Accent Reduction, Or: Intriguing Post-TEFL Job Opportunity

Having lived about four years now in different Eastern European countries, I bet I could trick 9 out of 10 Americans into thinking I’m from there by speaking English with an appropriate accent. I think EFL teachers who have lived in a country or region for a while would probably make excellent Hollywood dialect coaches…has anyone tried this?

This topic comes up because I’ve recently come across an article on foreign accents and one on accent reduction. I’ve never focused explicitly on accent reduction – obviously pronunciation and listening practice play a role in this – but an accent is different from just “bad” pronunciation. In the general English classes I’ve taught, even the higher levels, there is usually a syllabus to cover with items students and administration consider (perhaps rightly so) more important than accent reduction.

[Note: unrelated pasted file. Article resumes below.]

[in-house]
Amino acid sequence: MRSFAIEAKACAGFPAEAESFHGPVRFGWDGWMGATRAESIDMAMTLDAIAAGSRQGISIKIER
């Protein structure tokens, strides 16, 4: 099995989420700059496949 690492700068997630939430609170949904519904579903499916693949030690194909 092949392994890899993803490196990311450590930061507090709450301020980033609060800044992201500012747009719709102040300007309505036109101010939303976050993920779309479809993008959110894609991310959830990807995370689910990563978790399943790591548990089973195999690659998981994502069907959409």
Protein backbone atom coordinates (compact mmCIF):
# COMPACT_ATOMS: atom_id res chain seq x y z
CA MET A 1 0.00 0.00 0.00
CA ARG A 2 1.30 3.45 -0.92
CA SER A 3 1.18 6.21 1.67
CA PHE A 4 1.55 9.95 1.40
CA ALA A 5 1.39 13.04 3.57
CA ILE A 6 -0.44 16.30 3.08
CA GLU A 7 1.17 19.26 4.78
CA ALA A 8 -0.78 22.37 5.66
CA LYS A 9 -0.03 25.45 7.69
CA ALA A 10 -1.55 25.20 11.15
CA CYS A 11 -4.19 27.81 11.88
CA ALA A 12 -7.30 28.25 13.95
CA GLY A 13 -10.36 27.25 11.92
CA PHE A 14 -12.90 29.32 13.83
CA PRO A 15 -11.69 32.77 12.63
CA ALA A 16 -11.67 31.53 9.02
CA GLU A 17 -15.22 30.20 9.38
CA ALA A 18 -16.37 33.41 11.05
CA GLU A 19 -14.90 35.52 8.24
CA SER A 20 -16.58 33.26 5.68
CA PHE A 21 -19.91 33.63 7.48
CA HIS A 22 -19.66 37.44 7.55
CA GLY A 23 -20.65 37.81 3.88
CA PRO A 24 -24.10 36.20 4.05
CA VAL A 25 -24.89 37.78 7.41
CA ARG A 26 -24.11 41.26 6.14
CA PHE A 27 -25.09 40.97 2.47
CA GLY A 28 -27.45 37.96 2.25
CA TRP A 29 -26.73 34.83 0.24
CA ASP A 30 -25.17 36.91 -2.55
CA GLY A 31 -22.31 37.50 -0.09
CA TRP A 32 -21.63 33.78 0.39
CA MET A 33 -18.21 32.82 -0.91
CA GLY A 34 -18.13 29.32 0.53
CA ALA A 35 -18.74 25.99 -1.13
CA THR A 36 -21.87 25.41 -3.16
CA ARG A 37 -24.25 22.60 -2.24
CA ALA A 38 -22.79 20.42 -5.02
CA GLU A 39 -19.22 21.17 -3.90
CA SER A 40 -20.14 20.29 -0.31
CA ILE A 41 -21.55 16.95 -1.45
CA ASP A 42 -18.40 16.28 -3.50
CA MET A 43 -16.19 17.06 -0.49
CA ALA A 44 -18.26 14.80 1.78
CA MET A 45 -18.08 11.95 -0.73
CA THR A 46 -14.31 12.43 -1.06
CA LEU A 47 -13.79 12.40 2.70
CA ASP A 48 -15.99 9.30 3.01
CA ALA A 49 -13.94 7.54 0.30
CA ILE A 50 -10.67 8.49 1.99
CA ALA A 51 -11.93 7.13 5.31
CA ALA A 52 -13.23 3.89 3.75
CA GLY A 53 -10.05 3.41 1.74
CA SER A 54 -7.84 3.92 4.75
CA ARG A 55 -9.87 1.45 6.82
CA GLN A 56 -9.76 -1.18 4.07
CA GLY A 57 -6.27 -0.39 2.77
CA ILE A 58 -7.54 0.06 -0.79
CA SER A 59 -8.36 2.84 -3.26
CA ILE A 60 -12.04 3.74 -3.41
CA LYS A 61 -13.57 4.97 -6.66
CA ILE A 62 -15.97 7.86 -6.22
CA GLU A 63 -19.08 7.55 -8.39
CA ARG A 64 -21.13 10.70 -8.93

There’s also an argument for leaving an accent alone – if people can communicate, why should they have to sound exactly like Brits, Americans, Canadians, South Africans or Australians? English doesn’t “belong” just to native speakers.

Sometimes, though, accent reduction is precisely what people say they want, or the reason they go to English classes – for example in call centers in India. What do you think: Is teaching “accent reduction” part of an English teacher’s job, or is it that of, say, a speech therapist, as brought up by the article linked to above? Should teachers focus on this in general English classes, or should students simply “sound like” themselves?